Coronavirus Surge, 2020 Election, M.L.B. Playoffs: Your Weekend Briefing


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Here are the week’s top stories, and a look ahead

1. Exhaustion and impatience are creating new risks as coronavirus cases soar in parts of the world. Nearly 40 million people have been infected globally.

The U.S. surpassed eight million known cases this past week, and reported more than 70,000 new infections on Friday, the most in a single day since July. Eighteen states added more new infections during the past week than in any other during the pandemic.

In Europe, cases are rising and hospitalizations are up. Britain is imposing new restrictions, and France has placed cities on “maximum alert.” Germany (Munich, pictured above) and Italy set records for the most new daily cases. This is the state of the virus around the world.

The virus has taken different paths through these countries as leaders have implemented a range of restrictions. But a common sentiment emerged: a public weariness of the coronavirus and a growing tendency to risk its dangers, out of desire or necessity.

One New Yorker summed it up: “I am so tired of everything. Is it going to be over? I want it to be over.”

2. Joe Biden is vastly outspending President Trump in television advertising, maintaining a nearly 2-to-1 advantage on the airwaves.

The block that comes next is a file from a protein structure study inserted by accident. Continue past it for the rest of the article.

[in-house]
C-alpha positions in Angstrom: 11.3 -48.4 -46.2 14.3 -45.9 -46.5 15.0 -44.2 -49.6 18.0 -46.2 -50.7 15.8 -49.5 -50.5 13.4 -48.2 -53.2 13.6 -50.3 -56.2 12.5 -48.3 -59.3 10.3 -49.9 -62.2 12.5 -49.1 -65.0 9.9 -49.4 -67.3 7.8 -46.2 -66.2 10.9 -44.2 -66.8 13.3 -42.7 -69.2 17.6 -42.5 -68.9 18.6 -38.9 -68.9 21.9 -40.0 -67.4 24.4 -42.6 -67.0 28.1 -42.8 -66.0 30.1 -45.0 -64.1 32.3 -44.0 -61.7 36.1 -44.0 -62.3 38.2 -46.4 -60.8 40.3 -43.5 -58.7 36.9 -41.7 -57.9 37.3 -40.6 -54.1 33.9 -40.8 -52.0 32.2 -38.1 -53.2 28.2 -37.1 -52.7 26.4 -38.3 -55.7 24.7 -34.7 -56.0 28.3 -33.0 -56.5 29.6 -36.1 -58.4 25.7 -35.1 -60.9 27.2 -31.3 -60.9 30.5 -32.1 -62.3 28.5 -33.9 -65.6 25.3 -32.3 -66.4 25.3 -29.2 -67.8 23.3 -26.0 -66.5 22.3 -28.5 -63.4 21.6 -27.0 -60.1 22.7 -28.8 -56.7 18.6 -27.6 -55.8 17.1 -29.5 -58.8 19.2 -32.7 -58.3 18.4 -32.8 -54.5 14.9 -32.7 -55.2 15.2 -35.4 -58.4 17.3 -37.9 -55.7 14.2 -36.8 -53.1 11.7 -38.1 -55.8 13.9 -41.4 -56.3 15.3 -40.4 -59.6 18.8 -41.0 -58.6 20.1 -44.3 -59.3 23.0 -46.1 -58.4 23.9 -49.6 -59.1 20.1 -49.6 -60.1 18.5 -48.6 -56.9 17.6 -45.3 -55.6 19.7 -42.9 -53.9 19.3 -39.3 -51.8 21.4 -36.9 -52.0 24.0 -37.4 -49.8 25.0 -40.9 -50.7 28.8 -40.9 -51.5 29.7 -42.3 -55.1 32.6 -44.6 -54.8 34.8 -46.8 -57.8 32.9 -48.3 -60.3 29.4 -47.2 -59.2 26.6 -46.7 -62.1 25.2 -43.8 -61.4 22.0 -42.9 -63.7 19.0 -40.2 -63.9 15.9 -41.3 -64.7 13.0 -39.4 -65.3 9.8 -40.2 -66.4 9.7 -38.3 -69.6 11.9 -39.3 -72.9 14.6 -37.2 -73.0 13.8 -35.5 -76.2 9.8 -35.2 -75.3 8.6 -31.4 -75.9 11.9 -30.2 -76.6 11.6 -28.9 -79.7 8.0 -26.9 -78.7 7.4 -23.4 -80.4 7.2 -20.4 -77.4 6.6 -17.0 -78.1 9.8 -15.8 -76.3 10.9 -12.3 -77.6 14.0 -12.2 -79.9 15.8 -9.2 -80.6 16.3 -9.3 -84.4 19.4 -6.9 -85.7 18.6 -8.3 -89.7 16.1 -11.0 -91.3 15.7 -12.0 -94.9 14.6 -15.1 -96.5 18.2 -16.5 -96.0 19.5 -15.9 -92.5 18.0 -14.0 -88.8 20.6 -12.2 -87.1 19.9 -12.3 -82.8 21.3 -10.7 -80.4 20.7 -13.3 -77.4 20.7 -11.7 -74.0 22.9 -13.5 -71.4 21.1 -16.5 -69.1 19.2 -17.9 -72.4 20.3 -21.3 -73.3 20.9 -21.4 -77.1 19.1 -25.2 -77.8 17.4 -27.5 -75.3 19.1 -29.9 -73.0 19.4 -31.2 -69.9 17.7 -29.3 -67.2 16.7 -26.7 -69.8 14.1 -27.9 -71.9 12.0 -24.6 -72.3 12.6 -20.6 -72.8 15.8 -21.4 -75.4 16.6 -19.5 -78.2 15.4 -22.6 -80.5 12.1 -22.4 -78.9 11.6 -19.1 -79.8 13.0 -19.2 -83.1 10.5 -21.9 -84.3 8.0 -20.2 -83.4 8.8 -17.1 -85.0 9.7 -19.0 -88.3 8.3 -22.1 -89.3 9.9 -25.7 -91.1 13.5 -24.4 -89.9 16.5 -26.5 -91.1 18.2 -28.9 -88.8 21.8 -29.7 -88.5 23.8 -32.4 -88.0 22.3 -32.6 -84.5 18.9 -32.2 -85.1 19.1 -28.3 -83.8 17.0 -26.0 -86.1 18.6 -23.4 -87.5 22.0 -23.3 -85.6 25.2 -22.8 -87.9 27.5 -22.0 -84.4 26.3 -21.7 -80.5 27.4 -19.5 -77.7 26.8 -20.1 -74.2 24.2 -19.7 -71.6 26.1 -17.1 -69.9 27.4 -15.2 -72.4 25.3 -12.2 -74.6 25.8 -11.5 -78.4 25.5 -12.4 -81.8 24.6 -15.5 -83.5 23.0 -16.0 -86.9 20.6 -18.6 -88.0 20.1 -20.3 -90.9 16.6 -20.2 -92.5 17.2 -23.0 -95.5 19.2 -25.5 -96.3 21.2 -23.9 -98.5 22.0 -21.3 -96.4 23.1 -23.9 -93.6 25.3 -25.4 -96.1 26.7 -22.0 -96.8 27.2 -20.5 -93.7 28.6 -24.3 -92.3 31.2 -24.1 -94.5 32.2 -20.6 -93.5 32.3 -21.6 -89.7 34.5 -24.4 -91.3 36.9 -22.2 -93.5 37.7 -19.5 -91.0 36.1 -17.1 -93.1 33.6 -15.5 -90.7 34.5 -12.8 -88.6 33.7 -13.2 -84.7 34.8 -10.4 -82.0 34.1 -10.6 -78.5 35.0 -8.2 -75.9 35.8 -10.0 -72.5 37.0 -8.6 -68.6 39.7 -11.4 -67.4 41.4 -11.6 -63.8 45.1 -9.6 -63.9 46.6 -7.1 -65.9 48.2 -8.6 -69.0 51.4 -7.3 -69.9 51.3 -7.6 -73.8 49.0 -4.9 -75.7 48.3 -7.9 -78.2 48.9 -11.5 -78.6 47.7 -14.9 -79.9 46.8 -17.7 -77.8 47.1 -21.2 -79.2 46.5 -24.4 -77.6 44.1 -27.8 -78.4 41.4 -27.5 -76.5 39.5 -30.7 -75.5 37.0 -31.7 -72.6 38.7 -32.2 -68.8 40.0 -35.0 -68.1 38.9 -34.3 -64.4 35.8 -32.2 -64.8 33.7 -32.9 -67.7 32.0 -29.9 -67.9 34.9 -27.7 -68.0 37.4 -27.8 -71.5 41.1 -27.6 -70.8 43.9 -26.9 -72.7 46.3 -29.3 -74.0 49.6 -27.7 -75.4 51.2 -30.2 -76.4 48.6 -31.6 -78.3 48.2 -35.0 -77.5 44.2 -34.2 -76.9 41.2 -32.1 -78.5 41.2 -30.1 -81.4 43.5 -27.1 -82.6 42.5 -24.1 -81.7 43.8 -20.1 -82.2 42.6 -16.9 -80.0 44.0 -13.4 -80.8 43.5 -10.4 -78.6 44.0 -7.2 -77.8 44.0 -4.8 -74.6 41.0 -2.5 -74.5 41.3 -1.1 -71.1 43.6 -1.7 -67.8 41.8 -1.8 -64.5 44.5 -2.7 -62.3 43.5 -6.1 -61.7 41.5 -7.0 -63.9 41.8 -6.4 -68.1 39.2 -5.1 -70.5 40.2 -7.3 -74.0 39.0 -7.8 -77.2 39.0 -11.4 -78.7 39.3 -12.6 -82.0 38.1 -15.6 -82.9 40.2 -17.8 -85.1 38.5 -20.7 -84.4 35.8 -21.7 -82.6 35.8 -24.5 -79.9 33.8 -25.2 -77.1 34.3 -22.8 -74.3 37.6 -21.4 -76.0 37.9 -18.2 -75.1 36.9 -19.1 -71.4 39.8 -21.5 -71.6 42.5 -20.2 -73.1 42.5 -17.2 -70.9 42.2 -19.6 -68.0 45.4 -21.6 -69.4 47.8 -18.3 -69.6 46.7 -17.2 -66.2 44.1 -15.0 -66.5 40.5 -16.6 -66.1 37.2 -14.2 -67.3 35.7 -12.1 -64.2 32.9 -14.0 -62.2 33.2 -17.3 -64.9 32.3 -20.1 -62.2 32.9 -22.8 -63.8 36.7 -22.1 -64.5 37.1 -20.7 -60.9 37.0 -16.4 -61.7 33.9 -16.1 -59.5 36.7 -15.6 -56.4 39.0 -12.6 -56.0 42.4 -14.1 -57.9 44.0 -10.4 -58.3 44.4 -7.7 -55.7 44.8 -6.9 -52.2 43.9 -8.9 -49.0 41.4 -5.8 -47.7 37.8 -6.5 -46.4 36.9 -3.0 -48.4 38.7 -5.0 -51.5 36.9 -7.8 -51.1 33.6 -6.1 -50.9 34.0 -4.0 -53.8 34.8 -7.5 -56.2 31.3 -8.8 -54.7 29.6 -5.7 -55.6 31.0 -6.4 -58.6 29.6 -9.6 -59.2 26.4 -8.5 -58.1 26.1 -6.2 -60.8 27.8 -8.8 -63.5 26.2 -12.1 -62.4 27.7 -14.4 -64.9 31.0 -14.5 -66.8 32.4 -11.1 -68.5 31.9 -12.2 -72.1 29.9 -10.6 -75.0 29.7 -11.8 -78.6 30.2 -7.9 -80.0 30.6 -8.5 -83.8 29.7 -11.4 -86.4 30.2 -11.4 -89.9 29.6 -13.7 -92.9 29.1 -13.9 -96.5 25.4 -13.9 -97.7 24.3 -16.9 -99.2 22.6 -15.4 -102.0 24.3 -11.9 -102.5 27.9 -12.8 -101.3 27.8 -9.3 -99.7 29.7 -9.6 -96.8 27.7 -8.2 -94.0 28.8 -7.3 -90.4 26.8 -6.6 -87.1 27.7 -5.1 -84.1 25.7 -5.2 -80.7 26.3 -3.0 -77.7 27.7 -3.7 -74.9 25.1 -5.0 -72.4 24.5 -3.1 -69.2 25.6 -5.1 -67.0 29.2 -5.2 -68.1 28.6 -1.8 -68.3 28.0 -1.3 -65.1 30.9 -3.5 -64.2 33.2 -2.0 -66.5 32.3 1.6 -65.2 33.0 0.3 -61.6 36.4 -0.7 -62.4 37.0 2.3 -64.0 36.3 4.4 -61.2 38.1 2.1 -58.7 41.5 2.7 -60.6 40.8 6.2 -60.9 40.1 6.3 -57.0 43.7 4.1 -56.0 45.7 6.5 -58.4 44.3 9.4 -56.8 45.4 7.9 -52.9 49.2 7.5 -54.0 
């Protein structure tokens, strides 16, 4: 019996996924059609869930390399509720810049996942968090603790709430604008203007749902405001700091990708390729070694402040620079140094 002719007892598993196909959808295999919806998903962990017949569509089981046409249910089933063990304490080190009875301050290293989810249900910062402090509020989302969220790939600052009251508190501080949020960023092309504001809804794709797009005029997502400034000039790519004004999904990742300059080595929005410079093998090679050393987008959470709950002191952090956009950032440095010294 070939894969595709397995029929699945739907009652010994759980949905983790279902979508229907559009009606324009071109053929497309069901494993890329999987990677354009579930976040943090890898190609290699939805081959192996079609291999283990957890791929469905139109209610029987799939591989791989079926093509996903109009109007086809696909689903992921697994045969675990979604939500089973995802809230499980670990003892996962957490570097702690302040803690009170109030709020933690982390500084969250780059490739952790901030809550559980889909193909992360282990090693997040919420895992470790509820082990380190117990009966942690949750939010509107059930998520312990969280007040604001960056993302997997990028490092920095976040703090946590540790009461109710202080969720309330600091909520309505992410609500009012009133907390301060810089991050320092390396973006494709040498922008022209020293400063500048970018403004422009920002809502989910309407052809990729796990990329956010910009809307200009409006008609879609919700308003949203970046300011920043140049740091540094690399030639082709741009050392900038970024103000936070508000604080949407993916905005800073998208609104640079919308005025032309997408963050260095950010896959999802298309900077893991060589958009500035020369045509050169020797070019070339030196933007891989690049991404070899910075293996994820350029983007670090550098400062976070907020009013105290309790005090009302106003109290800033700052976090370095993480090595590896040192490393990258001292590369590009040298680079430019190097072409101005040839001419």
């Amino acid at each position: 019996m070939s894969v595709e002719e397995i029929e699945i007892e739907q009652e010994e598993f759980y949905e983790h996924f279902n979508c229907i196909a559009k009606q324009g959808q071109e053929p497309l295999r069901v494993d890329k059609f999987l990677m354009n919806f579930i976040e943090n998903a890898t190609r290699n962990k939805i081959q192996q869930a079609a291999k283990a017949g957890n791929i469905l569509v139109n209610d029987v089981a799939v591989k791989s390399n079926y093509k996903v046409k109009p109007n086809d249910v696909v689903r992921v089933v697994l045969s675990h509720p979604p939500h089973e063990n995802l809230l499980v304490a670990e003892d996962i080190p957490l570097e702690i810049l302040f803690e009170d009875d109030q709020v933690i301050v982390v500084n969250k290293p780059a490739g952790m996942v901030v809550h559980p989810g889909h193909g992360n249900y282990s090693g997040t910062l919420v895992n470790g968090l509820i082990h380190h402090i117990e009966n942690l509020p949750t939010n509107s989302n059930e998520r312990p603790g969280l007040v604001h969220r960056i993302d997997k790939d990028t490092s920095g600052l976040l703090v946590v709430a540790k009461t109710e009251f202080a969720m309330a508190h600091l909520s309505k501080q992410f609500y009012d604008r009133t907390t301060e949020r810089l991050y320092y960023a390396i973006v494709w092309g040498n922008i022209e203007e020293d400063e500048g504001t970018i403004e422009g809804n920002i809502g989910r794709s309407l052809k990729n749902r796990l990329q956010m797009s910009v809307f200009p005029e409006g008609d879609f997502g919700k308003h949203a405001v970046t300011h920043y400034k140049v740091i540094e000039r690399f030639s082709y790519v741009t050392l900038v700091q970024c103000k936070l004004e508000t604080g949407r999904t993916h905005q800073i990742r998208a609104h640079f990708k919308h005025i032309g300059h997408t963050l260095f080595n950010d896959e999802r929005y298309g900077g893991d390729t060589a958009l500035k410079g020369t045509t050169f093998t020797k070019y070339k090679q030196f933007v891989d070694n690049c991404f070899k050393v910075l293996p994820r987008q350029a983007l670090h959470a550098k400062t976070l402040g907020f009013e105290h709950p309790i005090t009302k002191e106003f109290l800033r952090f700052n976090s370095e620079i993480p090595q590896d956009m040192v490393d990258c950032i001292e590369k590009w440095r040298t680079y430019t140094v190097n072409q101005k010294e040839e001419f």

His dominance is most pronounced in three critical swing states — Michigan, Pennsylvania and Wisconsin — where he spent about $53 million to Mr. Trump’s $17 million over the past month. In Pennsylvania alone, Mr. Biden ran 38 different ads during a single week. We broke down how and where the candidates are spending their money.

But the Biden camp is urgently warning against complacency in the final stretch of the race, stressing that polls, many of which show a wide Democratic lead over Mr. Trump, can be faulty or imprecise — as they were in 2016.

And federal appeals courts, stocked with Mr. Trump’s appointees, have steadily sided against Democrats and civil rights groups in voting cases. Their rulings are helping his re-election campaign even before any major dispute makes it to the Supreme Court.


Senator Ted Cruz warned of a “Republican blood bath of Watergate proportions,” and Senator Lindsey Graham, one of the president’s most vocal allies, predicted the president could very well lose the White House. They’re pictured on Capitol Hill this week.

Mr. Trump’s cabinet also fears a November loss: Cabinet departments are scrambling to push through dozens of new regulations that will affect the lives of millions of people.

Separately, Women’s March protesters took to the streets in Washington on Saturday, galvanized by their opposition to Mr. Trump and his nomination of Judge Amy Coney Barrett to the Supreme Court. The march was met with a counterprotest in support of Judge Barrett.


4. The election has become a referendum on the soul of the nation. Everyone, it seems, is fighting for it.

5. Our reporter looked at the evolution of “white supremacy” in America, a phrase once reserved for hate groups that has poured into the nation’s rhetorical bloodstream.

The N.F.L., museums and colleges have been accused of “white supremacy” as discussions about race have evolved. Many see the phrase as a more accurate way to describe today’s racial realities; But some Black scholars, businessmen and activists — on the right and the left — balk at the phrase, seeing it as a divisive term rather than an explanatory one.